Strengthening the Reporting of Observational Studies in Epidemiology (STROBE) is the checklist for reporting observational studies, and the methodology for their meta-analysis is summarized in the Meta-analysis of Observational Studies in Epidemiology (MOOSE).

In the event that there is not enough information available, the opinion of experts following a DELPHI-type consensus may be useful.

The ultimate goal of a systematic literature search may be the development of clinical protocols or guidelines. Appraisal of Guidelines for REsearch & Evaluation (AGREE) is an instrument designed to normalize the qualitative variability of clinical guidelines

Resources to obtain evidence-based information

Advances made in information systems have facilitated the storage of biomedical information. This topic has been extensively addressed in another Methodological Letter by Fernandez-Ananin et al.

Difficulties to obtain and apply evidence-based surgery

RCT in surgery poses essential differences with medical-type studies, and there are numerous difficulties that arise when conducting this type of study (Fig. 2): a) mastery of the technique: surgeons who develop new techniques do not want their patients to be treated in a traditional way; another difficulty is randomization because, once both options are explained, the patient chooses; b) difficulty to obtain absolutely objective results, since blind randomization is more difficult; c) another factor is the duration of the study, since, depending on the type of intervention, the study may not be feasible, or the procedure may have already been implemented; and d) an additional factor is the lack of research culture in the surgical community.

Fig. 2.

Difficulties in conducting randomized studies in surgery.

Adapted from Targarona et al.8.

Evaluation and use of evidence-based surgery in surgical procedures. The IDEAL project

In the last 30 years, we have witnessed how difficult it is to validate and share surgical techniques or instruments in a controlled manner. In the development and evaluation of medicines, research is perfectly regulated by the Medicines Agency. In contrast, the development of new surgical techniques does not have its own validation method. In 2007, a group of epidemiologists led by Barkun and McCulloch developed a series of recommendations to safely apply innovations in surgery5. IDEAL is the acronym for I: Idea, D: Development, E: Exploration, A: Assessment and L: Long-term study, which represent the natural history of a surgical innovation.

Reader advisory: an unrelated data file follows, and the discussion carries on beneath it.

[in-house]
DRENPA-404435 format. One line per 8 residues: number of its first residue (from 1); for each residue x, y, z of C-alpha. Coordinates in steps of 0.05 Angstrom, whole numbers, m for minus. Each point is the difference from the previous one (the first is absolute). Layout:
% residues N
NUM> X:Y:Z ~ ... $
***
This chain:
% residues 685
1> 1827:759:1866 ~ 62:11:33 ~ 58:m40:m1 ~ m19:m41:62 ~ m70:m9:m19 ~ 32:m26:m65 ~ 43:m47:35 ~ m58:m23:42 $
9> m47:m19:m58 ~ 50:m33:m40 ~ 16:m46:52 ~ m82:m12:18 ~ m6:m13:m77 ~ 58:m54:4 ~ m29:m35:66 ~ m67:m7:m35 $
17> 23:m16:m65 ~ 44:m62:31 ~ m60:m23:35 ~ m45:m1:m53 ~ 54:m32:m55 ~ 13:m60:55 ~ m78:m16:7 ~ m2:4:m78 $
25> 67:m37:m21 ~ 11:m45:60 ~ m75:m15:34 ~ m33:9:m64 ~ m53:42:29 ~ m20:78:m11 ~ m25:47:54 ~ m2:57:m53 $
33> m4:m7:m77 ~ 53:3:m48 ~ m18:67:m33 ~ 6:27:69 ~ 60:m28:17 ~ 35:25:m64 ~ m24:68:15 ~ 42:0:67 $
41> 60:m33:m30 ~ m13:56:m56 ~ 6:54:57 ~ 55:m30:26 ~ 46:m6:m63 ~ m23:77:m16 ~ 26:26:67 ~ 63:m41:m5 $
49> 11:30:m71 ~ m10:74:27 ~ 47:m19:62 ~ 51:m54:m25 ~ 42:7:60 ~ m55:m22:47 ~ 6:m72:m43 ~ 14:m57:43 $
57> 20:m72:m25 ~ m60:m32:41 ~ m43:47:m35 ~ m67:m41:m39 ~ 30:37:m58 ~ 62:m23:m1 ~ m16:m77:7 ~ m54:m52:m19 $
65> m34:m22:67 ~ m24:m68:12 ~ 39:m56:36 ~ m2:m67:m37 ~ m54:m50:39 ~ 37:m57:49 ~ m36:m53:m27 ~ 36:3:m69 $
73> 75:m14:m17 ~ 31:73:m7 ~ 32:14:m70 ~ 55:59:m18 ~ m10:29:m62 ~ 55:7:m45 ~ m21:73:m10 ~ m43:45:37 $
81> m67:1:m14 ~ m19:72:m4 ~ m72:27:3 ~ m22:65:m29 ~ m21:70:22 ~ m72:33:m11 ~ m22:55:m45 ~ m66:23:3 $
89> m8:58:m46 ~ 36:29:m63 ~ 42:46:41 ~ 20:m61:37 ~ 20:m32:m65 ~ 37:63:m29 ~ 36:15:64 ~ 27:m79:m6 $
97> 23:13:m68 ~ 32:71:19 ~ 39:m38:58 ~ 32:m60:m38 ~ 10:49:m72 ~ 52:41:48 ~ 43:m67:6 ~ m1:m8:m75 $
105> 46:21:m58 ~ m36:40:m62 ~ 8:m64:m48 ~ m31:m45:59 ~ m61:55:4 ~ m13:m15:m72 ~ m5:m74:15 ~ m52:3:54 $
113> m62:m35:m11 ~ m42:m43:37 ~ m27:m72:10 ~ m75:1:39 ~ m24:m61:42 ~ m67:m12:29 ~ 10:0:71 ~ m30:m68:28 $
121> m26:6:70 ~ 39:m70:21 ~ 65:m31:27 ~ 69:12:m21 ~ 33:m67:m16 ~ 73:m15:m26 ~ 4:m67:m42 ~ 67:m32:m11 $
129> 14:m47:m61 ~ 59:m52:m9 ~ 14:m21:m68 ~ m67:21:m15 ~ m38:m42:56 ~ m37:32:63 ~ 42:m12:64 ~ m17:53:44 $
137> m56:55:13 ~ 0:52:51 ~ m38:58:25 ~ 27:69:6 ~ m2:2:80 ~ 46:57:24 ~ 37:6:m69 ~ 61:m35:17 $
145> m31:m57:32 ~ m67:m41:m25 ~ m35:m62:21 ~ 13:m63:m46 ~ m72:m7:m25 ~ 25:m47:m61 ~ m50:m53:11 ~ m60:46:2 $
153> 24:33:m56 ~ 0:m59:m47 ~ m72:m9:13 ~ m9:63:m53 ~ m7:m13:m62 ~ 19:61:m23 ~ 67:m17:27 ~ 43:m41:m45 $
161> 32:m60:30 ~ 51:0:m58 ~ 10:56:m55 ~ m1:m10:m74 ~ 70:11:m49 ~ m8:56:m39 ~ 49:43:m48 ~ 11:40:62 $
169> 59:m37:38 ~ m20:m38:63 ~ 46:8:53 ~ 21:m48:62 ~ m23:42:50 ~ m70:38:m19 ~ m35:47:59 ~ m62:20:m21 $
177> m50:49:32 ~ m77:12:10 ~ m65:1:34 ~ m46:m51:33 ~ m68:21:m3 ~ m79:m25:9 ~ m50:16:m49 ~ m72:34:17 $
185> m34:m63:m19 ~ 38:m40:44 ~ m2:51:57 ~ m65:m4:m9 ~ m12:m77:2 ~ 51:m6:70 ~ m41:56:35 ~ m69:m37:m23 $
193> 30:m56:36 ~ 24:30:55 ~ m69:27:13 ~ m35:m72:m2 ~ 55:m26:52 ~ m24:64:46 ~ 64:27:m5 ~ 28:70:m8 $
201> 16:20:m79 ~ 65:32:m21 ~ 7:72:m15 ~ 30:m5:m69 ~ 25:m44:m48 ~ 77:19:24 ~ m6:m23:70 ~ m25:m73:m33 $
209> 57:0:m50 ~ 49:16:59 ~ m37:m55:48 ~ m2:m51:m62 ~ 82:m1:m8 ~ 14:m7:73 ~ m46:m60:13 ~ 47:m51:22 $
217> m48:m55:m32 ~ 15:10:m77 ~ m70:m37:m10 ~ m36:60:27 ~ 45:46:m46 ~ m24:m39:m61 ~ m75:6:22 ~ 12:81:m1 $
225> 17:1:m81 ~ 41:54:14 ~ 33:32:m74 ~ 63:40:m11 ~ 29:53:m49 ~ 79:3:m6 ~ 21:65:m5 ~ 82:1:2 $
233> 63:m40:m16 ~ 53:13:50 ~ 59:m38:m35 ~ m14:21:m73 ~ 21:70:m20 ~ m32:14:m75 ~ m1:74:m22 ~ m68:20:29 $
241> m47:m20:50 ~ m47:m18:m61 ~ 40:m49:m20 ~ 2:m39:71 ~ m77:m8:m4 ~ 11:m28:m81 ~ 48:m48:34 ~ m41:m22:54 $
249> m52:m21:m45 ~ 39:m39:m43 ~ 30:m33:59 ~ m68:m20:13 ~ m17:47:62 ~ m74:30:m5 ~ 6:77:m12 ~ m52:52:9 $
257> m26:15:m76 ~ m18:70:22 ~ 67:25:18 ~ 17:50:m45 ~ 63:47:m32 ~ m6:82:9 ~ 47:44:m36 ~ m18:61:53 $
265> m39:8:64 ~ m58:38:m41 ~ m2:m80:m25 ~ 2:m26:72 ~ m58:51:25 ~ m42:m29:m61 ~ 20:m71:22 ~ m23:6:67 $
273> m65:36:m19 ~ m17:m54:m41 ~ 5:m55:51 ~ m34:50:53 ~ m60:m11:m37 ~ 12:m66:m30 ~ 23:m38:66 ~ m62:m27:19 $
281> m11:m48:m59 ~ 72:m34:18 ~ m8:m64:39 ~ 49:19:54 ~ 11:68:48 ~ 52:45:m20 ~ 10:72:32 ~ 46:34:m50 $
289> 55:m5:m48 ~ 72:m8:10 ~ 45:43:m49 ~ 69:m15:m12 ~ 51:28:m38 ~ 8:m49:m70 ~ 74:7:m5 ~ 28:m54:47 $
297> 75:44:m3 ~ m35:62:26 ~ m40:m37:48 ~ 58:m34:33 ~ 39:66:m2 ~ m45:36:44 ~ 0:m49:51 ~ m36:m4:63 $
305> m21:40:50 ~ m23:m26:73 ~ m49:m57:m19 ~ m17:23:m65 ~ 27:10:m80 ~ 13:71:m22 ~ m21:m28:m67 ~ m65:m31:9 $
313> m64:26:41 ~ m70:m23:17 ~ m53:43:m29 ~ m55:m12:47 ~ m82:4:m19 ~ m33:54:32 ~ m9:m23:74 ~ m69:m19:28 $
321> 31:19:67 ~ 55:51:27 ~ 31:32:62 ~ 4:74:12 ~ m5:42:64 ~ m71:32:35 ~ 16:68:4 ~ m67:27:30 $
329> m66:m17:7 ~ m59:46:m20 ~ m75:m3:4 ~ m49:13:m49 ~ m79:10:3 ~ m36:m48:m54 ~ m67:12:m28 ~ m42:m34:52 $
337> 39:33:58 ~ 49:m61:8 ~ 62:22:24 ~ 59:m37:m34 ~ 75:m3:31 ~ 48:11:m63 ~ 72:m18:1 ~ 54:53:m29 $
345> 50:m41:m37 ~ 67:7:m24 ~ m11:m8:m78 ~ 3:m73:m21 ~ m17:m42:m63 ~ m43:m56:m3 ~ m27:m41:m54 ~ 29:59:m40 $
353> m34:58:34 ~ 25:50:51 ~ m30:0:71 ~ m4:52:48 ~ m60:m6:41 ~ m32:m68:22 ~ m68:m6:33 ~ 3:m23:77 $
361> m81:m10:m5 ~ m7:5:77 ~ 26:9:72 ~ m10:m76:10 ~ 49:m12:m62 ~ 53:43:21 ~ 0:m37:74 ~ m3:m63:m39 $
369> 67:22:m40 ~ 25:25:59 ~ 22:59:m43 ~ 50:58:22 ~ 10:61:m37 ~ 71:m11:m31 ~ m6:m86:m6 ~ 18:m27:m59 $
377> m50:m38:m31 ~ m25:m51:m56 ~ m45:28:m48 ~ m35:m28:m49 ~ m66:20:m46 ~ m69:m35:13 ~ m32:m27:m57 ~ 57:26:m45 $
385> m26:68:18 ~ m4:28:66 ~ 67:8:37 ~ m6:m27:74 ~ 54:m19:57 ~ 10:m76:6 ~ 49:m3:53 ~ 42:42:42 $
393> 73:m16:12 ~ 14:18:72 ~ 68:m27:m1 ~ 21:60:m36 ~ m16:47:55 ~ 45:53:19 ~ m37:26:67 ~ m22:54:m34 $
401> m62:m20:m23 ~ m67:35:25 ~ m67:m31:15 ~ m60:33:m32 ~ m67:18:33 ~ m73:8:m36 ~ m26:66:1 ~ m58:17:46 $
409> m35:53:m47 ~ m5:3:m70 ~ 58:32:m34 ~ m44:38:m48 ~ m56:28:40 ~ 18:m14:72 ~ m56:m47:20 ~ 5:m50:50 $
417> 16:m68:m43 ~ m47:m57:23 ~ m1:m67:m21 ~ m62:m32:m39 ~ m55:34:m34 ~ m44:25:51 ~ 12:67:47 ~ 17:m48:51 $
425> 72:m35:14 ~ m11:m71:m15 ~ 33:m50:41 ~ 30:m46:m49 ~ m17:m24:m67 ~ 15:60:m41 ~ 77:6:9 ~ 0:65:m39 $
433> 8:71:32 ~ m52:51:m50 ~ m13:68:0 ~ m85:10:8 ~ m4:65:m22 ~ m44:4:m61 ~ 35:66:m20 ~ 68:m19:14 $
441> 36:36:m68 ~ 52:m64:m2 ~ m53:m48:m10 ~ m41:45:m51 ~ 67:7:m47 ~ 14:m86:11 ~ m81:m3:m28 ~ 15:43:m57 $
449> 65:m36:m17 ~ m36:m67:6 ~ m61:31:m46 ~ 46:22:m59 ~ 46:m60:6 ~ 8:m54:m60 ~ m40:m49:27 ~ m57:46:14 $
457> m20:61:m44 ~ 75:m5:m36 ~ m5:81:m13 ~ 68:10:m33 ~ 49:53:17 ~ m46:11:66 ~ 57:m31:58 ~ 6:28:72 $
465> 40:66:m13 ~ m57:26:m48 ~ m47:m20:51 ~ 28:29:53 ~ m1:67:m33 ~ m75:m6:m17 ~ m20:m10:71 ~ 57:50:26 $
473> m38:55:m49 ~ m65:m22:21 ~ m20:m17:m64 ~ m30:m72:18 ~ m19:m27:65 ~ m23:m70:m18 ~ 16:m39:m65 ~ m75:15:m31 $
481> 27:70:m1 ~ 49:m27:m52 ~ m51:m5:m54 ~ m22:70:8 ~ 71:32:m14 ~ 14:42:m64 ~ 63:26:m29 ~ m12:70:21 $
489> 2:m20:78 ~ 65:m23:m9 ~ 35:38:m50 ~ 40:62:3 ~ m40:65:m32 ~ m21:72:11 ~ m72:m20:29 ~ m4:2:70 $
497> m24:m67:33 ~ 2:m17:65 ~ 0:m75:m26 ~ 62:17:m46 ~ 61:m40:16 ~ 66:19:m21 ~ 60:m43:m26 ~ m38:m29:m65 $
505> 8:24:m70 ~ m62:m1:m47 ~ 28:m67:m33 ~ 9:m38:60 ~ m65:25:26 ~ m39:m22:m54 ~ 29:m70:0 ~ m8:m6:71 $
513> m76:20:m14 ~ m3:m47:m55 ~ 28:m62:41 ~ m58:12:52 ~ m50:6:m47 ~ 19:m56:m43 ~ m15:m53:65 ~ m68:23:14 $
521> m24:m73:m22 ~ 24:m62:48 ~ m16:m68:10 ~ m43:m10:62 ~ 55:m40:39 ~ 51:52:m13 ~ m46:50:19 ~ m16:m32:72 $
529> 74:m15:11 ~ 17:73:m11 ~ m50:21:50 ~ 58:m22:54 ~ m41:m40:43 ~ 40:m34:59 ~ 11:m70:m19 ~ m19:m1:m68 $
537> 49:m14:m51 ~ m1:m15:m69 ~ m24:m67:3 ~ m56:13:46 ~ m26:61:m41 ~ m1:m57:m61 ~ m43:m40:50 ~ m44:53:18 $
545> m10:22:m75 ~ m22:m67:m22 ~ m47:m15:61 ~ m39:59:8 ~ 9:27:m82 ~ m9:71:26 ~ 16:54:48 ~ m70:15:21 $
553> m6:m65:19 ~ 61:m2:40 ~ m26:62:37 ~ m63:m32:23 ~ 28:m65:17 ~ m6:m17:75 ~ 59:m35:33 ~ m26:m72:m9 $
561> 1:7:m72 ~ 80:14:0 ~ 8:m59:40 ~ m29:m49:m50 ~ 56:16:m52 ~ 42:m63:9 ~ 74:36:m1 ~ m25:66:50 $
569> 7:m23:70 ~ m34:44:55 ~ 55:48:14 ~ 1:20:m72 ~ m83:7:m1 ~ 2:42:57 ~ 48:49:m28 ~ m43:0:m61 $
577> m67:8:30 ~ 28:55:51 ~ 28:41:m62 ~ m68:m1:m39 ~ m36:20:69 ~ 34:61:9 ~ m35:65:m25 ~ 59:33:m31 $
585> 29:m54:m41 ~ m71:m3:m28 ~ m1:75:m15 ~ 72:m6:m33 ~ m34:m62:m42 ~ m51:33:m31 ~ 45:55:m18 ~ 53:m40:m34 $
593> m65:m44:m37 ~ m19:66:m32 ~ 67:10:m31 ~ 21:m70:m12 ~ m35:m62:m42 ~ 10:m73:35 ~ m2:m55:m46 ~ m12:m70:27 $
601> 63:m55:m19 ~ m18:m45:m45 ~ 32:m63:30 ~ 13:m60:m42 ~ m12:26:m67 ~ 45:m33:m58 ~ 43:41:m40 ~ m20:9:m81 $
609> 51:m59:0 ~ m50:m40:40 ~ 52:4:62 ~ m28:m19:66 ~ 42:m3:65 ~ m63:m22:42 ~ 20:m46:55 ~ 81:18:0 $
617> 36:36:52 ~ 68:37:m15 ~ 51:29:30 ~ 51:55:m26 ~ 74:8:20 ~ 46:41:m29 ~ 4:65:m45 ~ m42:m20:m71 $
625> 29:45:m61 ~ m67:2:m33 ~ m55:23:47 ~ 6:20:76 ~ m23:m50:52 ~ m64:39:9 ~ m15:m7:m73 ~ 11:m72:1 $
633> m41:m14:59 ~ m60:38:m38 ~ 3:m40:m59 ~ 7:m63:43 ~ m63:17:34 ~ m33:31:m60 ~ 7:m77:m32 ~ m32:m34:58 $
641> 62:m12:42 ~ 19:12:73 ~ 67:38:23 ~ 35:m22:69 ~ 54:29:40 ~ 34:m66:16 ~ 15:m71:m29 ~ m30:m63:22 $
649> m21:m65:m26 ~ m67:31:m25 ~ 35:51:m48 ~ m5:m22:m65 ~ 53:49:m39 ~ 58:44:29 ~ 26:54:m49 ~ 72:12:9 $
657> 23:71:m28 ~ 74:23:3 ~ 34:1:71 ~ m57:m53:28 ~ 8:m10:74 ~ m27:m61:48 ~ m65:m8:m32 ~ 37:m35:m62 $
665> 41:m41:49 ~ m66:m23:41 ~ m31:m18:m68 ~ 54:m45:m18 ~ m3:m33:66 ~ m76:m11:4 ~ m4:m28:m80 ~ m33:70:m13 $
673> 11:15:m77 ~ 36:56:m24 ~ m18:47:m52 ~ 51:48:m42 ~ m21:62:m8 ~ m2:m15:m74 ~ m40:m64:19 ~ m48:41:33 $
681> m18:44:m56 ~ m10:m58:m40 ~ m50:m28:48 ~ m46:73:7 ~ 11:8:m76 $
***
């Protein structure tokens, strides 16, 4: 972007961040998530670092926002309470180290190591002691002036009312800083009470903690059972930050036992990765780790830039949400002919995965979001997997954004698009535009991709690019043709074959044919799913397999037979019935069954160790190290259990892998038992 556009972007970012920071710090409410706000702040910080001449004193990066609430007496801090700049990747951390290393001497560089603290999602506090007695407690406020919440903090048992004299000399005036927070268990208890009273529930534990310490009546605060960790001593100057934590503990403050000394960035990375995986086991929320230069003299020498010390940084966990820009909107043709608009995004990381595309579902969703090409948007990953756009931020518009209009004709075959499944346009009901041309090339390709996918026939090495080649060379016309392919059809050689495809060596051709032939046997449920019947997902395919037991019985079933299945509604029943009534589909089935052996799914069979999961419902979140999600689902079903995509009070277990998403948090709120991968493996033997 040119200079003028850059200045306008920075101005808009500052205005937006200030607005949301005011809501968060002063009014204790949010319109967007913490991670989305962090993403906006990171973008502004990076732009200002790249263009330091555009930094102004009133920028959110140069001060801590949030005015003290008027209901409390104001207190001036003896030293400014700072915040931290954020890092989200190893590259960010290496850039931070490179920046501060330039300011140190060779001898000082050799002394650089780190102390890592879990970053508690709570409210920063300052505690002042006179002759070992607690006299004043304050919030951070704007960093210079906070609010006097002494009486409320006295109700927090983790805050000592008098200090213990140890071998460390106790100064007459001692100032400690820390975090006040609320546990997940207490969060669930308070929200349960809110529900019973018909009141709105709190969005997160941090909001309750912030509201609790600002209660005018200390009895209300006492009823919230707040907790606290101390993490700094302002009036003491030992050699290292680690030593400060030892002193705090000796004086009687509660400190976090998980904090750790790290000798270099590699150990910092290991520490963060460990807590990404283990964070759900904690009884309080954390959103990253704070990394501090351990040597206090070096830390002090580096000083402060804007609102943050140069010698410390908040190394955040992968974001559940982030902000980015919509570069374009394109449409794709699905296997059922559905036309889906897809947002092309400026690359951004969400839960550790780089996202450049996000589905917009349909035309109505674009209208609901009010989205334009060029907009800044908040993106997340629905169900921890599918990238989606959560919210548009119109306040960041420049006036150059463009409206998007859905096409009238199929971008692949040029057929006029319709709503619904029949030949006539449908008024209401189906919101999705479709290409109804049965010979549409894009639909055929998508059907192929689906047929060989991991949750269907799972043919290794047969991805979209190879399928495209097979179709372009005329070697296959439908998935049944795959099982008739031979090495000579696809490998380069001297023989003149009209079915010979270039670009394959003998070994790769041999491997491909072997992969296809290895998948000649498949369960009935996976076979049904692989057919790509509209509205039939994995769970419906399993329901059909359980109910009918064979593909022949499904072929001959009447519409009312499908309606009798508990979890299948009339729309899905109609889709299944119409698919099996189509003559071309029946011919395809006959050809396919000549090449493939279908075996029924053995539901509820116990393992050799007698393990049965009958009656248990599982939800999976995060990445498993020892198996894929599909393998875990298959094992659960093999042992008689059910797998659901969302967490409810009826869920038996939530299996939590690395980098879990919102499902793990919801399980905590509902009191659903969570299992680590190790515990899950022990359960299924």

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    Idea: stage I. What is the concept of the new treatment, and why is it necessary?

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    Development: stage IIa. Is the new intervention sufficiently developed to be replicated by others?

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    Exploration: stage IIb. Have the factors that may favor the development of an RCT been assessed?

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    Assessment: stage III. How does the new procedure compare with the usual results in clinical practice?

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    Long-term study: stage IV. Are there unforeseen long-term results?

In stage I, Idea. First in humans: a series of criteria should be met with maximum transparency. The patient selection criteria must be reported, as well as the number of individuals that have been accepted or rejected. The technique must be described in detail and the short-term results given in terms of safety. This phase includes multiple ethical requirements; therefore, authorization by the hospital research committee is required.